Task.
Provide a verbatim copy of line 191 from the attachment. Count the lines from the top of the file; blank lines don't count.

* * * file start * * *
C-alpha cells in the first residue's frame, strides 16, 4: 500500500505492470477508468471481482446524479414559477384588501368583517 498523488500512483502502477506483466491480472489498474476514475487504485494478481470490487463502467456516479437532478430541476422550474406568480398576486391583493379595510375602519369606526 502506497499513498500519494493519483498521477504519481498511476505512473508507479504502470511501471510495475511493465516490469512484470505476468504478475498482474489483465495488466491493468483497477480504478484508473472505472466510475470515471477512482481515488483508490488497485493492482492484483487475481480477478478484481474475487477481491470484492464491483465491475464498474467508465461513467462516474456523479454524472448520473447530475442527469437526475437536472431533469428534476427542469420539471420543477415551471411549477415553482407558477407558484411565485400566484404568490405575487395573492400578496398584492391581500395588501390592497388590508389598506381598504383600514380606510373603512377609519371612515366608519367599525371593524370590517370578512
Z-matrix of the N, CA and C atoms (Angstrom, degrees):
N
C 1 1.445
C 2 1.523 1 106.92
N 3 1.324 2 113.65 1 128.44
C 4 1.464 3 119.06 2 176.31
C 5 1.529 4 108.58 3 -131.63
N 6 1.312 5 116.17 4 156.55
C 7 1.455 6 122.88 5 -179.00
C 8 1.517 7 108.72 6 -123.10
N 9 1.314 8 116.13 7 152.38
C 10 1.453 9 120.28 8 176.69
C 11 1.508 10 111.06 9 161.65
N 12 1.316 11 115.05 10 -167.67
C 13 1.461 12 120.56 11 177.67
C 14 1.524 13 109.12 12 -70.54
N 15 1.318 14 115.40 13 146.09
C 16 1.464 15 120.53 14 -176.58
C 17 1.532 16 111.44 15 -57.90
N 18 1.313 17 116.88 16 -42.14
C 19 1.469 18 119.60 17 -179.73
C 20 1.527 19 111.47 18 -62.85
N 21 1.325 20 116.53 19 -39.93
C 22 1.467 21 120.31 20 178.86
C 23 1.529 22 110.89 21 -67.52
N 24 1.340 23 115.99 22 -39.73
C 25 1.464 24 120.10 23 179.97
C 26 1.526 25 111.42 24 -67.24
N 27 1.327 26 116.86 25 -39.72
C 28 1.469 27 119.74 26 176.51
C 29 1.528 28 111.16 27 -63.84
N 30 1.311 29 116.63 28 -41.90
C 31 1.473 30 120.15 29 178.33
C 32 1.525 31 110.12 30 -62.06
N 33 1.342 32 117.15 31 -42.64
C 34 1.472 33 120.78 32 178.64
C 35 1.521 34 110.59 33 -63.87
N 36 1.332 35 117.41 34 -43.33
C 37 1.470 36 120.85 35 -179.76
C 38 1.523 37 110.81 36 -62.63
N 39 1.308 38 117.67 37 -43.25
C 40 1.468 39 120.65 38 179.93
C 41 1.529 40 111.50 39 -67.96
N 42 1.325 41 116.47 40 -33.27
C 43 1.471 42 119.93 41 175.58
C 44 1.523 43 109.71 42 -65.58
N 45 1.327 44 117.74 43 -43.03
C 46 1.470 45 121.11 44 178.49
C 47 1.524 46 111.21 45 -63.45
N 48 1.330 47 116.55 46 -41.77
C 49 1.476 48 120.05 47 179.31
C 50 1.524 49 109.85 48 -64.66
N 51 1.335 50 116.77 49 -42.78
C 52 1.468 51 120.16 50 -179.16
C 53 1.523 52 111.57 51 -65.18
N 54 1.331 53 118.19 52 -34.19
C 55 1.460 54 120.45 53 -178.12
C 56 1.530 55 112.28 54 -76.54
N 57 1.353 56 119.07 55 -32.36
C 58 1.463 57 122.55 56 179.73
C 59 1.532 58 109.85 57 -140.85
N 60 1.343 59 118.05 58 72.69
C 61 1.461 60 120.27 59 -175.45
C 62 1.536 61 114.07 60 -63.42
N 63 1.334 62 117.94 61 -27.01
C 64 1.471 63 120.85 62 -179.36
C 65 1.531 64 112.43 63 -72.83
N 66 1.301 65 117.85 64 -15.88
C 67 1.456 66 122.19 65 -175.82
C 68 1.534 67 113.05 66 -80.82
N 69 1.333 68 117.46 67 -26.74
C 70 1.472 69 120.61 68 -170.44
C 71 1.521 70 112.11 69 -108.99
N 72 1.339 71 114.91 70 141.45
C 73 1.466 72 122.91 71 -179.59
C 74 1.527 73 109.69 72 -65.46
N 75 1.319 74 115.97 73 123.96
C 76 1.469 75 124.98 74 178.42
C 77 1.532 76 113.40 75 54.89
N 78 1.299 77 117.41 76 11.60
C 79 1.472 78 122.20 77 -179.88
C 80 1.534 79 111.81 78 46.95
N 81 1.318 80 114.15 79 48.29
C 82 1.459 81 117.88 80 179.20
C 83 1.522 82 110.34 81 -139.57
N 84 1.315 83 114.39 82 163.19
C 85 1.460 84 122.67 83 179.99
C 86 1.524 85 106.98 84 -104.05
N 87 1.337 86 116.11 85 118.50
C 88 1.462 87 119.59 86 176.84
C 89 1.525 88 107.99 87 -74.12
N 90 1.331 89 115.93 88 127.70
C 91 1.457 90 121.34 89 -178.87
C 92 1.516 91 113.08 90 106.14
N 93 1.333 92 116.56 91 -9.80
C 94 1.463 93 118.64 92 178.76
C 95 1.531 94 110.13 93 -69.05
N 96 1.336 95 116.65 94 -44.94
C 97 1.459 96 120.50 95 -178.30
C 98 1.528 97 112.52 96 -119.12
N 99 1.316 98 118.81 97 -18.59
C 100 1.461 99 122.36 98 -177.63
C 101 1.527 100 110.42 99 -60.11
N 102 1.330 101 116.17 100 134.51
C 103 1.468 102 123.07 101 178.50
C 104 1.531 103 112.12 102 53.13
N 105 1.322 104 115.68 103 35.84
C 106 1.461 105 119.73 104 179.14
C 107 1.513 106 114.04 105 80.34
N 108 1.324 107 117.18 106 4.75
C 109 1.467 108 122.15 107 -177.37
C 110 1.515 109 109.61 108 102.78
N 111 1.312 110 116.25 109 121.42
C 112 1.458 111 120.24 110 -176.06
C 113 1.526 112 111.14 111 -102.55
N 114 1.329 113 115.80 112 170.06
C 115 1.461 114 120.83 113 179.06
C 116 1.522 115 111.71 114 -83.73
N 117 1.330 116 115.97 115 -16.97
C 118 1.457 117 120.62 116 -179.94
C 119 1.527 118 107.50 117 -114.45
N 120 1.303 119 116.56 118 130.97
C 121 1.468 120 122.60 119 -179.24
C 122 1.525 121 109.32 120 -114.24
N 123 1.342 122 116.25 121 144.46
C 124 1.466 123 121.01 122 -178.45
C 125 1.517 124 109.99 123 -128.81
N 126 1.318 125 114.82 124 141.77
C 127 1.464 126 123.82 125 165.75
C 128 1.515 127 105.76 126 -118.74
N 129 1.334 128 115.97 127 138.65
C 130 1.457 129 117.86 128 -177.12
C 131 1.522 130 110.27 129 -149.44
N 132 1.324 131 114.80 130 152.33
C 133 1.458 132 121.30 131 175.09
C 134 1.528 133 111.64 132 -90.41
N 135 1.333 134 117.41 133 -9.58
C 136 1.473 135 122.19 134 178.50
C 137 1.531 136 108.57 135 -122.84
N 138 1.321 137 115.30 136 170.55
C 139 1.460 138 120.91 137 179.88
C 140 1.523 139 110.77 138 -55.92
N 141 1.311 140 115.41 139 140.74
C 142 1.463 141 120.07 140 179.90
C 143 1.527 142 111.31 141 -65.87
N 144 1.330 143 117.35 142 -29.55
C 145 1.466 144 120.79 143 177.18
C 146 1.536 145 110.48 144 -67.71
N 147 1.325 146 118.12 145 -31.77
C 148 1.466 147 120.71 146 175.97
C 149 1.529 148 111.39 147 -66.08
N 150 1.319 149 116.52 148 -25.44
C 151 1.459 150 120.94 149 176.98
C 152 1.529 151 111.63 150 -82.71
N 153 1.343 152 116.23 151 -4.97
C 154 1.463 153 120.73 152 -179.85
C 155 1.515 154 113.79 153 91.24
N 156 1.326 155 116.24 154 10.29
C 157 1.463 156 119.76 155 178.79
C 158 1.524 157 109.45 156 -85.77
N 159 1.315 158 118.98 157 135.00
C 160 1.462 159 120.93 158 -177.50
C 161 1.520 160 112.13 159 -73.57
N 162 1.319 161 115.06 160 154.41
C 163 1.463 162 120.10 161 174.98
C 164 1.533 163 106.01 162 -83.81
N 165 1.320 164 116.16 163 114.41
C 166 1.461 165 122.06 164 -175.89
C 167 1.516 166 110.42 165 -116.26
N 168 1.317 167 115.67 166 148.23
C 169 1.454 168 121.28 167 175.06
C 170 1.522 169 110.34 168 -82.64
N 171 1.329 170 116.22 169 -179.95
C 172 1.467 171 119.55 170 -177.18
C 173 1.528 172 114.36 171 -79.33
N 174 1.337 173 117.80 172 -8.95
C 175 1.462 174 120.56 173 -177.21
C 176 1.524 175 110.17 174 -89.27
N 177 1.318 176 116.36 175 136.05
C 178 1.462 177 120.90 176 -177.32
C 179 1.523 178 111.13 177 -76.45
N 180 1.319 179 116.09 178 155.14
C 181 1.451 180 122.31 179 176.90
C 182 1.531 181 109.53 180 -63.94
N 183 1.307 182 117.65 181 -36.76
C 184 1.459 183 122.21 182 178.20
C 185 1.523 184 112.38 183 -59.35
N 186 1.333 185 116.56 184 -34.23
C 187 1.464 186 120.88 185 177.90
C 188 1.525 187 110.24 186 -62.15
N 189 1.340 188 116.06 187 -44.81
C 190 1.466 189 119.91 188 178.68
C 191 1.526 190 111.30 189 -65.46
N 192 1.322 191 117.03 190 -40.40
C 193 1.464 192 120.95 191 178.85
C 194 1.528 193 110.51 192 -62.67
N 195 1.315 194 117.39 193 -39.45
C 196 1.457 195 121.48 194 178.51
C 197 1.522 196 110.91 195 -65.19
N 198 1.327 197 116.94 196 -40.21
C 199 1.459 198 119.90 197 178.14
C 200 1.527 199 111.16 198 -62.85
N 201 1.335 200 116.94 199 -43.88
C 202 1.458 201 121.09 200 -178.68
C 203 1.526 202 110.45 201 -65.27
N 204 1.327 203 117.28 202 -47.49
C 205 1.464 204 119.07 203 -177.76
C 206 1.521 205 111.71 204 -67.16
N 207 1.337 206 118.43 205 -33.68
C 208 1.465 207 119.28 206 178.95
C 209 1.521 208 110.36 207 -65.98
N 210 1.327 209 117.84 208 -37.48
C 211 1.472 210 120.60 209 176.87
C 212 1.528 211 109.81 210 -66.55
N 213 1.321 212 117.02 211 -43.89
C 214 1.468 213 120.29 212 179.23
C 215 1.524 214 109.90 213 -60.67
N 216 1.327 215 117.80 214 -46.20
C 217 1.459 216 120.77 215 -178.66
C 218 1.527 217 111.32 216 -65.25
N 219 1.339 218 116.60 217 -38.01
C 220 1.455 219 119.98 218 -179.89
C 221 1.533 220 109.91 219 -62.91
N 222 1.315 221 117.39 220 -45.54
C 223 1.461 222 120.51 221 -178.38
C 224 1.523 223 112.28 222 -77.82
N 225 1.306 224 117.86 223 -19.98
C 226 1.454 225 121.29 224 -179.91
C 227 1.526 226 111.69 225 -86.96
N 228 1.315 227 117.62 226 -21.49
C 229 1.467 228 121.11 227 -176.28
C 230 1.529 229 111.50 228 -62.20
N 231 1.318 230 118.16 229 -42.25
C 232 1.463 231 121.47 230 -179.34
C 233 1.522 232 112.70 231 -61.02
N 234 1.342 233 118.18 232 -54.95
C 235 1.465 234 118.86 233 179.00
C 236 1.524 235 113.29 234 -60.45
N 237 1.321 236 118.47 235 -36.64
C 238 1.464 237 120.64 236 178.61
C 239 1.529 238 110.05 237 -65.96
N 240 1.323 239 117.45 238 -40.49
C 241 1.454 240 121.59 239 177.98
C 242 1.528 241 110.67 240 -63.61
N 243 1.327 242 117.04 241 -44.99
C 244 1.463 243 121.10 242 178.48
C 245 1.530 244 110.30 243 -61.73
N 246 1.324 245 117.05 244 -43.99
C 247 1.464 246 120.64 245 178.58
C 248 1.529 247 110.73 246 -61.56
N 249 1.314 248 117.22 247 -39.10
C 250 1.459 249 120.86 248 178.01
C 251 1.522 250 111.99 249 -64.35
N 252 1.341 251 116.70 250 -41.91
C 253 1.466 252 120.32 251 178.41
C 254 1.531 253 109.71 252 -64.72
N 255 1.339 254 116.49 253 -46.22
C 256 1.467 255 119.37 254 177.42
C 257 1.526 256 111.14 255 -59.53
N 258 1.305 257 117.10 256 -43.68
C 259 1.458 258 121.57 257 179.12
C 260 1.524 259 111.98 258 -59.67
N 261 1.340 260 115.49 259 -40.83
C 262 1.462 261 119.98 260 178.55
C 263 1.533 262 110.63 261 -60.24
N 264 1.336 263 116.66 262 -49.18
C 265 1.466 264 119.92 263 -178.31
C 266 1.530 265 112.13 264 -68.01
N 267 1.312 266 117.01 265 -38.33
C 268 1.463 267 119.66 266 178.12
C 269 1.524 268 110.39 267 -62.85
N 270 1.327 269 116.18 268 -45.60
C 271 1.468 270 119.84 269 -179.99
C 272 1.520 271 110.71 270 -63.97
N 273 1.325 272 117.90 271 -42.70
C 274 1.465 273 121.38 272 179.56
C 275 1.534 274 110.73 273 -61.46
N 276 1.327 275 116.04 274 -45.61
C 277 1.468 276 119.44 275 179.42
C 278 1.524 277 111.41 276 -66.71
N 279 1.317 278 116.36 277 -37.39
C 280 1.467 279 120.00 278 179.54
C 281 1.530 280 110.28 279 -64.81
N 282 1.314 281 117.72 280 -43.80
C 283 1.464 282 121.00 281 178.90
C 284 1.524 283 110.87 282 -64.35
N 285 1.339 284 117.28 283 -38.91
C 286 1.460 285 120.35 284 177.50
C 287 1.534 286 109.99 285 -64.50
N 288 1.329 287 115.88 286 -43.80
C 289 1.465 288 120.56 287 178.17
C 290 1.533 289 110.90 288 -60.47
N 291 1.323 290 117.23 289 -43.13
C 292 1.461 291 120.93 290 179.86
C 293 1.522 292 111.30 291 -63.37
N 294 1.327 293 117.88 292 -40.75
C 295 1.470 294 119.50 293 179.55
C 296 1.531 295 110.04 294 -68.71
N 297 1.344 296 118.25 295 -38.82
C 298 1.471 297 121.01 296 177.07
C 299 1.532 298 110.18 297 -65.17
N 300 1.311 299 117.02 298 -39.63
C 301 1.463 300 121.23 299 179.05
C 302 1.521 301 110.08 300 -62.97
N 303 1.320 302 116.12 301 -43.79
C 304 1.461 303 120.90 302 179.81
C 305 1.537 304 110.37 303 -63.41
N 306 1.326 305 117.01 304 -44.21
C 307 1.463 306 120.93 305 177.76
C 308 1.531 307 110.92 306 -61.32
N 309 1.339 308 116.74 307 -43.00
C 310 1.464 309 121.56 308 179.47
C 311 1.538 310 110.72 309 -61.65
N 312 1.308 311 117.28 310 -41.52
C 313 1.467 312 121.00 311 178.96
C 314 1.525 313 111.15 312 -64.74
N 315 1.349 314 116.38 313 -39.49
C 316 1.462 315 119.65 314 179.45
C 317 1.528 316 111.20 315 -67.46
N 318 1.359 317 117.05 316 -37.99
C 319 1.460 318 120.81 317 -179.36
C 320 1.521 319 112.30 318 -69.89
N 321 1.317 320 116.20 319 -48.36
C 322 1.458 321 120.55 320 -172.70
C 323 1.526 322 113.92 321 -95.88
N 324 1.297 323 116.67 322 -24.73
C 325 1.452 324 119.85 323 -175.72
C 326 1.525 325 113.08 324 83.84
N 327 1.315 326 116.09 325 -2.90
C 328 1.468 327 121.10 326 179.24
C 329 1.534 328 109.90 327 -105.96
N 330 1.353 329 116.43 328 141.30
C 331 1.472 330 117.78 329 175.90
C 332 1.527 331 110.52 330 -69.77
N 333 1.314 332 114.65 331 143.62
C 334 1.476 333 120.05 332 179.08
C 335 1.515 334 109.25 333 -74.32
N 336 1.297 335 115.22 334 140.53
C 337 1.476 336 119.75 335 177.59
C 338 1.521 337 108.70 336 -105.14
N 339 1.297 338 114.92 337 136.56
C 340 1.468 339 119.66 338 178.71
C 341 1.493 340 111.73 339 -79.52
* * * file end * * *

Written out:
C 188 1.525 187 110.24 186 -62.15